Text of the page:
6 ChemMatters | DECEMBER 2017/JANUARY 2018 www.acs.org/chemmatters
The outer layers of bones are composed
of collagen and hydroxyapatite, a calcium
phosphate salt (Ca10(PO4)6(OH) 2). These
substances give bones their strength
and resilience. To form strong bones,
hydroxyapatite depends on a good sup-
ply of both calcium ions (Ca2+) and
phosphate ions (PO43–) in the blood.
Vitamin D is needed for both calcium and
phosphate ions to be absorbed by the
intestines and increasing reabsorption
of calcium ions in the kidneys, thus
reducing the loss of calcium in the
Hydroxyapatite mineralizes around the collagen. When vitamin D levels are low, there is
relatively little hydroxyapatite compared with
collagen, so bones become soft. In a growing
child, this is a problem. Soft bones are pliable,
so their shape changes, and it’s difficult for
a child to carry his or her own weight. It can
also lead to permanently deformed bones.
What about getting
vitamin D from the sun?
Most people get at least some of the vitamin
D they need by making it themselves through
exposure to the sun. The tricky thing about
sunlight exposure is balanc-
ing the benefit of vitamin D
synthesis with the risk of
skin damage. Developing a
sunburn or, worse, skin can-
cer, depends on the amount of time you spend
in the sun and the properties of your skin.
Some research suggests that approximately 5 to 30 minutes of sun exposure
between 10 a.m. and 3 p.m. at least twice
per week can produce adequate levels of
vitamin D. But on the other hand, the American Academy of Dermatology advises that protection should be used in the form of clothing
or sunscreen whenever exposed to sun.
Can you overdose on
believe that if a
little bit of some-
thing is good,
then more must
be better. When
this comes to
vitamins, this kind
of thinking can
lead to health problems. Taking excessive
doses of vitamins can be toxic. Symptoms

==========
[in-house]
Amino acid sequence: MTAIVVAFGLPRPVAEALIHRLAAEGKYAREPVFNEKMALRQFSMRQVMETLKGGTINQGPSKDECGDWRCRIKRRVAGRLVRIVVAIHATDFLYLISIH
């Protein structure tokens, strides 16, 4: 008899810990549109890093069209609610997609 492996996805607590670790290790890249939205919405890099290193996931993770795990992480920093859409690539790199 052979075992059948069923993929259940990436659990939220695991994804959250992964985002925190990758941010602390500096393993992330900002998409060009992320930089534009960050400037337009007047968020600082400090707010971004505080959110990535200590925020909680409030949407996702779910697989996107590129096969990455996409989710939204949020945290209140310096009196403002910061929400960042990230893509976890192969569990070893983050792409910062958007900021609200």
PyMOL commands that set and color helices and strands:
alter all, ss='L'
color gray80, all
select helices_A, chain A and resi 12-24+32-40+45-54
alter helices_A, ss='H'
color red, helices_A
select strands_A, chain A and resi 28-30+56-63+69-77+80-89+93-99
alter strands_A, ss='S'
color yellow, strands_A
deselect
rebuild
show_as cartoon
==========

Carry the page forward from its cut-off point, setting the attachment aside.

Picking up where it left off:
of vitamin D toxicity, or hypervitaminosis D,
Nearly all cases of hypervitaminosis D
occur in people who ingest megadoses of
vitamin D from supplements. Taking a daily
dose of 50,000 international units (IUs)
of vitamin D for several months has been
shown to cause toxicity. This level is many
times greater than the Recommended
Dietary Allowance of 400 to 800 IUs of
vitamin D per day. Human bodies seem to
naturally moderate the amount of vitamin D
produced by sun exposure, and even forti-
fied foods don’t contain large amounts of
vitamin D. The best way to avoid toxic levels
is to avoid consuming more than the recom-
mended amount, which is summarized in the
Vitamin D Factsheet for Health
Professionals. Office of Dietary
Supplements, National Institute of
Health, Feb 11, 2016: https://ods.
od.nih.gov/factsheets/VitaminD-HealthProfessional/ [accessed Sept
Kamangarl, F.; Emadi, A. Vitamin and
Mineral Supplements: Do We Really
Need Them? International Journal of
Preventive Medicine, March 2012, vol.
3 ( 3); pp 221–226.
David Warmflash is a science writer who
lives in Portland, Ore. His most recent
ChemMatters article, “Preserving Organs:
Saving Lives, Giving Hope,” appeared in
the December 2016/January 2017 issue.
Vitamin D allows the body to deposit calcium ions on the outer layer of bones,
making bones rigid and strong. Those with vitamin D deficiency (rickets) have soft,
weak bones and may have bowed legs as a result.
Definition: an international
unit (IU) is a unit of activity or
potency for vitamins, hormones,
or other substances, defined
individually for each substance
in terms of the activity of a standard quantity or preparation.
Recommended daily vitamin D dose
Age range (years) International units (IU) μg/day
0–1 400 10
1– 13 600 15
14–70 600 15
70+ 800 20
The tricky thing
balancing the benefit of
vitamin D synthesis with
the risk of skin damage.